Buruli ulcer (also known as Bairnsdale ulcer) is an infection of skin and soft tissue caused by the bacterium Mycobacterium ulcerans. 

The toxin made by the bacteria attacks fat cells under the skin. This leads to localised redness and swelling or the formation of a nodule (lump) and then an ulcer.

Although Buruli ulcer is not fatal, the infection can often leave people with significant cosmetic deformity and sometimes functional damage to limbs.

Where Buruli ulcer occurs

In Australia, Buruli ulcer most commonly occurs in localised coastal areas of Victoria. In recent years, Victoria has been experiencing a record number of Buruli ulcer cases (Figure 1)

 
Figure 1: Number of Buruli ulcer cases in Victoria, 1998 to 2018

Note: Buruli ulcer (Mycobacterium ulcerans infection) became a notifiable condition in Victoria in 2004. Notifications prior to 2004 were voluntary. Data source: Public Health Events Surveillance System, Department of Health and Human Services

Buruli ulcer was first diagnosed in the Bairnsdale area of East Gippsland in the 1940s and later seen in Phillip Island (Johnson, Veitch, Leslie, Flood and Hayman 1996). Since then, a growing number of cases have been reported on the Bellarine Peninsula (Boyd et al. 2012). 

Since 2012, there has been a significant increase in Buruli ulcer on the Mornington Peninsula and the south-eastern bayside suburbs of Melbourne, as shown in Figure 2 (Loftus et al. 2018).

Map showing the bayside suburbs of Melbourne, with the Sorento–Portsea area shaded high risk, the Franskton region and the Queenscliffe–Portarlington area shaded medium risk, and the Bellarine Peninsula, Mornington Peninsula, South Easter Bayside, Phillip Island and East Gippsland shaded low risk.
Figure 2: Map of areas affected by Buruli ulcer in Victoria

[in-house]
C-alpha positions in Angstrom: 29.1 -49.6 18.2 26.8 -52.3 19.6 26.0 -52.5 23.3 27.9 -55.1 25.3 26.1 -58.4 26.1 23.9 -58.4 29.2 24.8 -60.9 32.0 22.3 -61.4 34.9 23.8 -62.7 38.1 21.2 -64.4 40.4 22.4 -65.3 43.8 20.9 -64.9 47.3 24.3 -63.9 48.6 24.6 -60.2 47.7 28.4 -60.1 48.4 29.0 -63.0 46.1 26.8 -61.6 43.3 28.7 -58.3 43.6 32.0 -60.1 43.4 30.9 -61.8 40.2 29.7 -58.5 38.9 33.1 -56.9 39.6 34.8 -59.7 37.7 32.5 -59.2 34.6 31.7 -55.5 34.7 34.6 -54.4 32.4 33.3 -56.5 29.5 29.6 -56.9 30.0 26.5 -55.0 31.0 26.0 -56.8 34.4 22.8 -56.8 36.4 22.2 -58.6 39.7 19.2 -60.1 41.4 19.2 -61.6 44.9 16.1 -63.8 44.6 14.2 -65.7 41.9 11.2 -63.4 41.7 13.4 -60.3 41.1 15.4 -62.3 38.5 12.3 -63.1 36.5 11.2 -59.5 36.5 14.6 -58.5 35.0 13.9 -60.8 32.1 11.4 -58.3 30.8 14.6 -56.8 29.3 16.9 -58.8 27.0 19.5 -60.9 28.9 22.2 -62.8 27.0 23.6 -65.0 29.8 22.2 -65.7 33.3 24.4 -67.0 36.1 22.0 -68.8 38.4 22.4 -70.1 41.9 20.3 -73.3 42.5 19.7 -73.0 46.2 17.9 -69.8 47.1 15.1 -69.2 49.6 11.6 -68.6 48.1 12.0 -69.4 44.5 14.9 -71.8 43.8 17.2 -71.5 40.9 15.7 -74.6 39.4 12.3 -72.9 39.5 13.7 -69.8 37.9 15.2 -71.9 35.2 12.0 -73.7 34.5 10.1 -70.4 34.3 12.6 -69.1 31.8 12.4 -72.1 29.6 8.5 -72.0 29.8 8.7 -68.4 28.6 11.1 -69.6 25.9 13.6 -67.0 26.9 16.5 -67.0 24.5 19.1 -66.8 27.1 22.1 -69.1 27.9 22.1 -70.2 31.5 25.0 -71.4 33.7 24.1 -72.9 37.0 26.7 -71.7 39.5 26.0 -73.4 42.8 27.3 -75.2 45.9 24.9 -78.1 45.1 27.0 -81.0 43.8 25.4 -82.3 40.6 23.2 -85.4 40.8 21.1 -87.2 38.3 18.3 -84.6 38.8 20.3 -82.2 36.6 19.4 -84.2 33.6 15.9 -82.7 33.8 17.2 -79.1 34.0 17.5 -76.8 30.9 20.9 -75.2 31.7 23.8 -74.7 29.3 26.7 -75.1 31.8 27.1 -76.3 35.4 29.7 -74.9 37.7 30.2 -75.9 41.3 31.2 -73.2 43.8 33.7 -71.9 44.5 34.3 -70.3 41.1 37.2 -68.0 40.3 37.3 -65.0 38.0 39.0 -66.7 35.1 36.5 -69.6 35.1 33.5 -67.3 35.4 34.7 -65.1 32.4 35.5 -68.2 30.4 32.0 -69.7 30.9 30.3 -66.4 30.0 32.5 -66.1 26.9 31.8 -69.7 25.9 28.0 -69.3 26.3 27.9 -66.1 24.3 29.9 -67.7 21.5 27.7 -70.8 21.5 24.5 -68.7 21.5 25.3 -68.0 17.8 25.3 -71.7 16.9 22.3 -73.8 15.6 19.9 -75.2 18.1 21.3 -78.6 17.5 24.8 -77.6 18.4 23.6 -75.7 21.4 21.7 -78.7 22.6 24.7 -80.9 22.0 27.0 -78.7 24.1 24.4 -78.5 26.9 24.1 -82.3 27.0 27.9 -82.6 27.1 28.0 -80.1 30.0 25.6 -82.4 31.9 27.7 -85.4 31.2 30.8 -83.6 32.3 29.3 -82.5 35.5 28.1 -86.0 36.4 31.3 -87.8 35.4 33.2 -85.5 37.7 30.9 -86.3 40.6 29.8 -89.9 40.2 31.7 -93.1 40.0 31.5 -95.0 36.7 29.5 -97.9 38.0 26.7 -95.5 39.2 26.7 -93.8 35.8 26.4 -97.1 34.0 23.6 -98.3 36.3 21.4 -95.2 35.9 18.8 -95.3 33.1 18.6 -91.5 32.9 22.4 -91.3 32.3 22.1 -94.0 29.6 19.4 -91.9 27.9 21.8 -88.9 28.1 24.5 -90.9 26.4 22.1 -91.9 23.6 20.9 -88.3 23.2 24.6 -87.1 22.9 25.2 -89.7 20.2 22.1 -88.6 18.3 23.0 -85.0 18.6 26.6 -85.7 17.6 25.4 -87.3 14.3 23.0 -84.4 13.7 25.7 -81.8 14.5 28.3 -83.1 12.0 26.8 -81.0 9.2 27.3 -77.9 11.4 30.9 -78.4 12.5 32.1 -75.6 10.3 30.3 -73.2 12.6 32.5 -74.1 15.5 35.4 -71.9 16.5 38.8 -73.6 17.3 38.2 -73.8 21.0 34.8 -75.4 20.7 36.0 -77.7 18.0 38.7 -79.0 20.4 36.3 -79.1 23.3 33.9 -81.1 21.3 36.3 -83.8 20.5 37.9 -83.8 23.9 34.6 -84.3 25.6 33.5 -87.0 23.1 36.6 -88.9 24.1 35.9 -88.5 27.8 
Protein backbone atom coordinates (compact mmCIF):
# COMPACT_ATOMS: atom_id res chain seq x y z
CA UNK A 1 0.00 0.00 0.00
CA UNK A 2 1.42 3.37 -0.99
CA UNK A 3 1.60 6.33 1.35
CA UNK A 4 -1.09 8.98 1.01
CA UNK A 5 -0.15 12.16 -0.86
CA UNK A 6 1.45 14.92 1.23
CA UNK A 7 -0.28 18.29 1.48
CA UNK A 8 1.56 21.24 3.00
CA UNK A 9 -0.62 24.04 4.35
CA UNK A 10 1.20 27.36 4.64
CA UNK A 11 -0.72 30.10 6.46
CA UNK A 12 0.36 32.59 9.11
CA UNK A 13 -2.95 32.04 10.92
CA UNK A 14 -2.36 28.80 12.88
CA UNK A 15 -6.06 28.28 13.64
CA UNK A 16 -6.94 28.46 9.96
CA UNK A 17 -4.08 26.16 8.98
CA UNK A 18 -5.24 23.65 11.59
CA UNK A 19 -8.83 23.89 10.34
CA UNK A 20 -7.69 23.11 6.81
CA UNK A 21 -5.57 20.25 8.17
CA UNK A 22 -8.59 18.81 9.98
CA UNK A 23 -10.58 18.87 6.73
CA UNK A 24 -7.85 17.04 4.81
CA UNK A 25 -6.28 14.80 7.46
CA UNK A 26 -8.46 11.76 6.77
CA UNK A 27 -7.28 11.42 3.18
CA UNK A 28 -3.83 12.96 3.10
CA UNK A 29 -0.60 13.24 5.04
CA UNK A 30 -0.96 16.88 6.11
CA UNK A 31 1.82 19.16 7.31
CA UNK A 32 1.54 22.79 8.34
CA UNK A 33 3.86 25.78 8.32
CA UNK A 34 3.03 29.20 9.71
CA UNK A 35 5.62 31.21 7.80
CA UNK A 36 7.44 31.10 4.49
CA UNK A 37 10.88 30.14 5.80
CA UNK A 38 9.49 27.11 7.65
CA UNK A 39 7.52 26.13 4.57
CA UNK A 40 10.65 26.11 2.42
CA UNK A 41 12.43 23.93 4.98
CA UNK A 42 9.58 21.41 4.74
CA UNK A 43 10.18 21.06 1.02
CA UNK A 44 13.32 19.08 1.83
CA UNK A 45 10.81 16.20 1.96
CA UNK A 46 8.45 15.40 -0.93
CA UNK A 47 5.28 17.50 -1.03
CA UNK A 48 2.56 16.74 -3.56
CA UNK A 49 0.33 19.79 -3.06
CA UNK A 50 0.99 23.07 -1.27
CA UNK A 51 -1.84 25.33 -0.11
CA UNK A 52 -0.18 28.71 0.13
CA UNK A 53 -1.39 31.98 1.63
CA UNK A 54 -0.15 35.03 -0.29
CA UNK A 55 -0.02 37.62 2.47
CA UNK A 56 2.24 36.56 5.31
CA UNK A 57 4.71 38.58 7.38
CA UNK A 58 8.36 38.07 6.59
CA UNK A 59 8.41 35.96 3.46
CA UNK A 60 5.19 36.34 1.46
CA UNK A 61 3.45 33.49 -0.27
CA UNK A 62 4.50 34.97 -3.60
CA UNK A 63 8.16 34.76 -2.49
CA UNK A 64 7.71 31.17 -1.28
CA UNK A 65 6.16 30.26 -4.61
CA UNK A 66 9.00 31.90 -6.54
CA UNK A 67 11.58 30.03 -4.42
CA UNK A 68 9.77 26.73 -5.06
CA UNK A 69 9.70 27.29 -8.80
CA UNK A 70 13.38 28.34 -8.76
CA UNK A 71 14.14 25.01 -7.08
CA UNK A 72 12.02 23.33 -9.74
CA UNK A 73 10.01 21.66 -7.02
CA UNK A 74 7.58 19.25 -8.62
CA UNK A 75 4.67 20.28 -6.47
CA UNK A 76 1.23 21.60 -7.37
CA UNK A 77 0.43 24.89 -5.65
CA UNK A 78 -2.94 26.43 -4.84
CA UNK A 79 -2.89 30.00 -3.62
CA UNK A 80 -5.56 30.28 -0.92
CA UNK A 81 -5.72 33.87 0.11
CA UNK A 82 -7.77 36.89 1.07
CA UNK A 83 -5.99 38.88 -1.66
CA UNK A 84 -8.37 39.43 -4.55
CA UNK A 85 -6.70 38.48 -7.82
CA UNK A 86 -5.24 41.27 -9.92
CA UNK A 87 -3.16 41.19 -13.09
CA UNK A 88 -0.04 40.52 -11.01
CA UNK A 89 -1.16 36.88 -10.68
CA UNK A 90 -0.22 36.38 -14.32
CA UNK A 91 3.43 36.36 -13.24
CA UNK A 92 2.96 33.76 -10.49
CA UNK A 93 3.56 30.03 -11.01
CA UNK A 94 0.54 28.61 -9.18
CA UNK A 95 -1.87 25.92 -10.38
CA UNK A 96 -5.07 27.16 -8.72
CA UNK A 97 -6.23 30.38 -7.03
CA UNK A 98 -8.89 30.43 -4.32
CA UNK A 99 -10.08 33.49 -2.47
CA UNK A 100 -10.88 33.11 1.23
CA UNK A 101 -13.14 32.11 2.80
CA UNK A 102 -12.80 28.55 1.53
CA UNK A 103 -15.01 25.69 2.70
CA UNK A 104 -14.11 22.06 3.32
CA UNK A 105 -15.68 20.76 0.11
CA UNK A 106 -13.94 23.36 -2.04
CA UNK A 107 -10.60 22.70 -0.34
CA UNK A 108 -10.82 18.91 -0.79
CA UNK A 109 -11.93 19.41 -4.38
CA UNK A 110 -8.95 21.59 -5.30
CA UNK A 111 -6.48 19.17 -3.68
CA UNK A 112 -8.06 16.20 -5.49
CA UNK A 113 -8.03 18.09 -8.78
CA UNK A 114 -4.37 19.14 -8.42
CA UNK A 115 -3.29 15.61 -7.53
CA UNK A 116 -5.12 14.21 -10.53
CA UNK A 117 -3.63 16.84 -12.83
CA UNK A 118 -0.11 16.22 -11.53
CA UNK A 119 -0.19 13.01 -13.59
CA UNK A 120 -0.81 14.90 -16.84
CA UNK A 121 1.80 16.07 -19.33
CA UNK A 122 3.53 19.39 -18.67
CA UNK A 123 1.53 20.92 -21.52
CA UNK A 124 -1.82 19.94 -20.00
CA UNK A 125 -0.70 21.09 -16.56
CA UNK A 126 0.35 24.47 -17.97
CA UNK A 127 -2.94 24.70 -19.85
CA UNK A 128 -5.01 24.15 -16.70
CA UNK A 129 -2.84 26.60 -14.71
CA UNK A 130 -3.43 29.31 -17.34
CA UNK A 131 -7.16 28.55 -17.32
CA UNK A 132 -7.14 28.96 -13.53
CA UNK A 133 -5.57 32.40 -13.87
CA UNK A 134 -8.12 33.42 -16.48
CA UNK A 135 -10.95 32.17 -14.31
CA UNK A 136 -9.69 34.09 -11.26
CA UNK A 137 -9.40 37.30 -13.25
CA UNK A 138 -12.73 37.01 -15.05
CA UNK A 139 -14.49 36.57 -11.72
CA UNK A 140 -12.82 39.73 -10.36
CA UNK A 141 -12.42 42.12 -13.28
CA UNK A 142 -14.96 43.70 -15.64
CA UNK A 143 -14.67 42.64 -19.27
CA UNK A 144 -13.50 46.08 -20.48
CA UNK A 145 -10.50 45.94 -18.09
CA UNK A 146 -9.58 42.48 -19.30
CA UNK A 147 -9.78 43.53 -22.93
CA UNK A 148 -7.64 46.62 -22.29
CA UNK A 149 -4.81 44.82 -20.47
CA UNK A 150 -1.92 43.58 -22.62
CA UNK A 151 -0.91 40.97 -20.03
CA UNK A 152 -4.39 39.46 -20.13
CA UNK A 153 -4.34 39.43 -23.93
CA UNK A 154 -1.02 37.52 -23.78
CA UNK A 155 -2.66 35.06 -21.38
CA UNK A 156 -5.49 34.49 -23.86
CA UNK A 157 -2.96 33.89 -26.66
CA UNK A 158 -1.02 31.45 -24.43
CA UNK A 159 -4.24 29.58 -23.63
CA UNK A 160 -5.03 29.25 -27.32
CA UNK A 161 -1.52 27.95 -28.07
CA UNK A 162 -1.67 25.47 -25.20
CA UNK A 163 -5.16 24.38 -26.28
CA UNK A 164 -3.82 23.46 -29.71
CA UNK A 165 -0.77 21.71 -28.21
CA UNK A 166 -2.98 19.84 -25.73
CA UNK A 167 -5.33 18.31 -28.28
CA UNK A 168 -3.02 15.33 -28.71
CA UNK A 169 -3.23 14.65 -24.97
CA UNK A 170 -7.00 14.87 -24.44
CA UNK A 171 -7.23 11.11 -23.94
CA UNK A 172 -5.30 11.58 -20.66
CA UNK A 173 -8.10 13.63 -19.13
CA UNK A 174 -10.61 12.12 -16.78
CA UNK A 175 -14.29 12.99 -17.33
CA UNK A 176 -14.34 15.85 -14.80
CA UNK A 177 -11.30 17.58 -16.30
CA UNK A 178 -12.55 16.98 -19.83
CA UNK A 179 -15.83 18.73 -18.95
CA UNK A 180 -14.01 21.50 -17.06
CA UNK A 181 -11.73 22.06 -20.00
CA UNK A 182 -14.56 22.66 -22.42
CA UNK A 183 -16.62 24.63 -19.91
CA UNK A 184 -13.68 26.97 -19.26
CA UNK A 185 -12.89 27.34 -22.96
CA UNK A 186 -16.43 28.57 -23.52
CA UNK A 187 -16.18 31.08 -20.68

How Buruli ulcer is transmitted

How Buruli ulcer is transmitted is not fully understood.

In Victoria, possums may be an important reservoir of the disease (Fyfe et al. 2010; Carson, et al., 2014; O'Brien et al, 2014).

Mosquitoes may play a role in transmitting it to humans (Johnson, et al., 2007; Quek, et al., 2007; Lavender, et al., 2011; Wallace, et al., 2017).

Responding to Buruli ulcer

The department funded substantial research from 1997 to 2010 that has improved our understanding of how the disease is transmitted, and we now have a test that can rapidly diagnose Buruli ulcer. 

In the past few years, the department has also promoted awareness among health practitioners, including developing a learning module for general practitioners. 

The department has supported improvements to human and non-human surveillance with genetic sequencing of samples from human cases to better understand the spread of infections.

Ongoing sampling of possum excrement helps to provide insights into the environmental presence of the bacteria in particular regions.

Most recently in 2018, through a substantial National Health and Medical Research grant, the department is a partner in a large research project to investigate how the disease is transmitted and identify effective ways to prevent and reduce infections.